Who wrote the Books of the Bible?

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Question:  Who actually wrote the books we find in the Bible?

Answer:  In the gospels we frequently find Jesus' statements, "it is written . . . ", referring to the Old Testament Scriptures. Jesus' quotation of Deuteronomy 8:3, during the time when he was tempted 40 days by the devil, confirms the validity of Old Testament Scriptures and all the Bible.

4 But Jesus answered, 'The scripture says, ‘Human beings (man) cannot live on bread alone, but need every word that God speaks.' (Matthew 4:4)

The following is an even more powerful statement by Christ in Luke 24 when he said to his disciples, 'These are the very things I told you about while I was still with you: everything written about me in the Law of Moses, the writings of the prophets, and the Psalms had to come true' (Luke 24:44).

Concerning the authors of the various books of the Bible, it is widely known that Moses wrote the Torah, the first five books of God's word, and there is scriptural evidence of it:

25 When he (Moses) finished, he said to the Levitical priests, who were in charge of the Lord’s Covenant Box (the NKJV and other translation have 'the ark of the covenant'), 26 'Take this book of God’s Law and place it beside the Covenant Box (ark of the covenant) of the Lord your God, so that it will remain there as a witness against his people. ' (Deuteronomy 31:24 - 26, see also Exodus 24:4)

According to Jewish tradition, either Joshua or Ezra inserted, at the end of Deuteronomy, the account of Moses death. The book of Joshua bears his name because it was written by himself. He continued where Moses' portion ended in the Book of the Law (Joshua 24:26).

The book of Judges is generally attributed to Samuel, but it is no real certainty nor of the time it was written.

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The authors of the two books of Samuel are not known with certainty. Some attributes them to the prophet Isaiah, while the Pelubert Bible Dictionary refers to different people, including Samuel himself (1Samuel 10:25), Nathan the prophet, Gad or Iddo the seer. Same for the books of Kings. The authors are not known for certainty. Chronicles are traditionally attributed by the Jews to Ezra, and probably correctly so, in spite of modern scholars that believe they were written at a time past Ezra.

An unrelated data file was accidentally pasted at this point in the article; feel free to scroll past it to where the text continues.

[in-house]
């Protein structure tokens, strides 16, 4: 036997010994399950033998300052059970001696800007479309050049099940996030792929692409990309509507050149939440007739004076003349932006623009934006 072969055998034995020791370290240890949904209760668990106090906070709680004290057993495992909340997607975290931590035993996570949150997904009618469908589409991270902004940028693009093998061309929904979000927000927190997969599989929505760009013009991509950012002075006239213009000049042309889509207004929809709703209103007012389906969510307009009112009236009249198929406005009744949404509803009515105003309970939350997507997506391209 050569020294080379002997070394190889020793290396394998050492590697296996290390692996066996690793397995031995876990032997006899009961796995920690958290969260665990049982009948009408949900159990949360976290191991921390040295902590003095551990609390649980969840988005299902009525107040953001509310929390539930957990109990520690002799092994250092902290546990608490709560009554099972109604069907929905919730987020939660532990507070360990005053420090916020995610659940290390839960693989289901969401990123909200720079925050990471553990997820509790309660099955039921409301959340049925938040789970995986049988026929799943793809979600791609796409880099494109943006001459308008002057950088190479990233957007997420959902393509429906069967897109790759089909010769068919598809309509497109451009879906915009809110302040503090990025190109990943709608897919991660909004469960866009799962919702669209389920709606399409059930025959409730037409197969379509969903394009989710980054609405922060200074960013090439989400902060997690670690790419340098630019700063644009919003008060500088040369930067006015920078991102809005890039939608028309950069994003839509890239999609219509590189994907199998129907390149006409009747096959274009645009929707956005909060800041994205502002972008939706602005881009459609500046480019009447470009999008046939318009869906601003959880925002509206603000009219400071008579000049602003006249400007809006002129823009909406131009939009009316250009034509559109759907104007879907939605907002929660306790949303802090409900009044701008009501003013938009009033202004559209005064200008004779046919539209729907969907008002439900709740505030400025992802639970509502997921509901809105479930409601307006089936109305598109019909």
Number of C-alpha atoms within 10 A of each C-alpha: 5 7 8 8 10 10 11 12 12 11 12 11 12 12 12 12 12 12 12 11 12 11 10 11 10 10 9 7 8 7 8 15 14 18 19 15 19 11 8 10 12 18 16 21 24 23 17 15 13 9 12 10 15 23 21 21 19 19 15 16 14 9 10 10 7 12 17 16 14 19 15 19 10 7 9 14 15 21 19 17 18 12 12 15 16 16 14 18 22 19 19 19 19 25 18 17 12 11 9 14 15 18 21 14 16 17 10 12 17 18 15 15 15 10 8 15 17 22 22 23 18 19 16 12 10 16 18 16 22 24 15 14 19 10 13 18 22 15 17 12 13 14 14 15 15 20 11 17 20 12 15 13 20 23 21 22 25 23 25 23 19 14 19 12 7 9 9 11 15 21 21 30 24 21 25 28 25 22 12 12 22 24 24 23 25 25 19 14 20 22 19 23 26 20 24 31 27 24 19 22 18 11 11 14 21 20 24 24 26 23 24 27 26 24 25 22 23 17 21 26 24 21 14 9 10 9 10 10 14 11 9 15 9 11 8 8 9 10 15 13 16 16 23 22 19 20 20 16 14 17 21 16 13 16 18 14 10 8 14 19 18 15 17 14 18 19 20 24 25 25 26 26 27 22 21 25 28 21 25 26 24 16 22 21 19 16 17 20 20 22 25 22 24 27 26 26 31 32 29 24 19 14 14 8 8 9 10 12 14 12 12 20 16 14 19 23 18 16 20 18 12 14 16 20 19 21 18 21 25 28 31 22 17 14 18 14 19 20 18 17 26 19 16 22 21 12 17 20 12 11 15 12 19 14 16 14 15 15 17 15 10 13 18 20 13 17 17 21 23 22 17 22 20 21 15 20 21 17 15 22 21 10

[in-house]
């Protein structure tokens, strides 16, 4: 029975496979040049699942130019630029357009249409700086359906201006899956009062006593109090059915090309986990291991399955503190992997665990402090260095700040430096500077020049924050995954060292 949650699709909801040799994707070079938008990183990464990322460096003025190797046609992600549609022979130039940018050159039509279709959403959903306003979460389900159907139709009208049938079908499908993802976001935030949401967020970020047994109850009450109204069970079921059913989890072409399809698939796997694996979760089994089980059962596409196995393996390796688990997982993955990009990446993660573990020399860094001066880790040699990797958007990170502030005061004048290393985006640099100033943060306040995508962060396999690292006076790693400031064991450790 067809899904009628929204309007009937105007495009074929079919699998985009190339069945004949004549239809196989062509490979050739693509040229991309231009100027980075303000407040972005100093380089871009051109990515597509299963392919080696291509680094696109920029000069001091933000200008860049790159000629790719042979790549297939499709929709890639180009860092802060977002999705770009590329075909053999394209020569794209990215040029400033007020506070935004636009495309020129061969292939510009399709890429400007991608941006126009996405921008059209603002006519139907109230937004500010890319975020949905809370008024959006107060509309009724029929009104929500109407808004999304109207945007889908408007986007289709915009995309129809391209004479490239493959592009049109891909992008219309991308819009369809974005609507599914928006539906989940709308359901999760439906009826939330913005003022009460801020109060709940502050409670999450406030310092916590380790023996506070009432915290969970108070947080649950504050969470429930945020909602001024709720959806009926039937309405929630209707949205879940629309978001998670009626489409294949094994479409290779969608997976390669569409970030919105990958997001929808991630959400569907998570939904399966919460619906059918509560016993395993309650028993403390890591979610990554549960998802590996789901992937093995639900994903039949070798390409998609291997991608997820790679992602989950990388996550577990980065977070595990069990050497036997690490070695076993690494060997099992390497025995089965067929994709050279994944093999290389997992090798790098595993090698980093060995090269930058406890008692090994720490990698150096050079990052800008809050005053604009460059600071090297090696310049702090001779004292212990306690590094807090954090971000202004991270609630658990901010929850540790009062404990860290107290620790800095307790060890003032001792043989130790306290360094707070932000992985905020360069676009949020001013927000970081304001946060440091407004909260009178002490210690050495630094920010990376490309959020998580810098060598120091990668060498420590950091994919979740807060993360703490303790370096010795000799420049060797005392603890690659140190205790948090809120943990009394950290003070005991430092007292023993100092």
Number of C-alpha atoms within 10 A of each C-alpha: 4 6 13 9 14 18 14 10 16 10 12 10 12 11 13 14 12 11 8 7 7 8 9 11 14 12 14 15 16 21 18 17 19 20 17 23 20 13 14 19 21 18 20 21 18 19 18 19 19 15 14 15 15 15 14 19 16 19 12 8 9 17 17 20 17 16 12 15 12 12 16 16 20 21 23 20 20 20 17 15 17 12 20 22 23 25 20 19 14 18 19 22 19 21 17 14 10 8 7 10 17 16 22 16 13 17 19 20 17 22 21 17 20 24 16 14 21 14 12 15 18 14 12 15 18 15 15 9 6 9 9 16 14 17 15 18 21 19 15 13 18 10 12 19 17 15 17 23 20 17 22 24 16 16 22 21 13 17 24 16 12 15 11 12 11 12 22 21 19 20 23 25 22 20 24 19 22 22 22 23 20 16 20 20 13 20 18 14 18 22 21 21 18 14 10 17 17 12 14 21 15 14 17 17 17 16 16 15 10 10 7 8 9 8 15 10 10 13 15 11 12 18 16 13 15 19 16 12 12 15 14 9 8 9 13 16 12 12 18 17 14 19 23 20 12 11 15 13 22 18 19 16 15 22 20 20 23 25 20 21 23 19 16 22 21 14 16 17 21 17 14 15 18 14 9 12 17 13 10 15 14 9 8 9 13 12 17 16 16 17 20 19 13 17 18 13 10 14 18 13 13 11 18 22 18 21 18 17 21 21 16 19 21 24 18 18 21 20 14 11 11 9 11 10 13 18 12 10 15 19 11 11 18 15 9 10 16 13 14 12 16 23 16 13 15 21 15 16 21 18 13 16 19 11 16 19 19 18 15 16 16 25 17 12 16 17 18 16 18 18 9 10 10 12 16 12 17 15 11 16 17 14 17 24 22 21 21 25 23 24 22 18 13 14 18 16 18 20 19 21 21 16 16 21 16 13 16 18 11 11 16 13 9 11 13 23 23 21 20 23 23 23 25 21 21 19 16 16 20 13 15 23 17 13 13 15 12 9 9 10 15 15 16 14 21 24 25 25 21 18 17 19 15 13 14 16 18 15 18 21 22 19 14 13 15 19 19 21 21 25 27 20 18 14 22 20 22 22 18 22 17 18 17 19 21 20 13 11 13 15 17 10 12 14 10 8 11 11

Ezra and Nehemiah were written, at least in part, if not mostly, by the same persons. The book of Nehemiah, in particular bears evidence of his own authorship. From the first chapter on he speaks as the narrator of the stories written. Unknown are also the authors of the books of Esther and Job, while the largest portion of Psalms was written by David, and Proverbs by Solomon who also wrote Ecclesiastes and, obviously, the Songs of Solomon.

It goes without saying that the prophets wrote the books bearing their names.

How long did it take to write the Old Testament, from the time the first book was begun to the authoring of its final chapter? The commonly held assumption is that Moses, who wrote the first five books of the Bible (as far as their listing in our modern translations) known as the Pentateuch, was the first to pen words that would be considered scripture. This, however, is not true! Moses wrote his books while the children of Israel wandered the wilderness for forty years, from 1445 to 1405 B.C. Job's book, however, can be dated to the 1660's B.C., at least TWO HUNDRED YEARS before Moses wrote anything! The last Old Testament book was written by Malachi around 400 B.C. This means it took roughly a little more than 1,200 years to write the only "Bible" available to the New Testament church.

For the New Testament books of the Bible, the four gospels were written by the four Evangelists and Acts was written by Luke. The apostle Paul wrote fourteen books or epistles, such as Romans, Galatians, Ephesians, and so on, plus two books each sent to the church at Corinth, the church at Thessalonica, and to his closes friend Timothy. Paul almost certainly also wrote the book of Hebrews, although some scholars would contest his authorship. The remaining first century books were penned by Peter (2), John (4) and one of Jesus' physical brothers named Jude.

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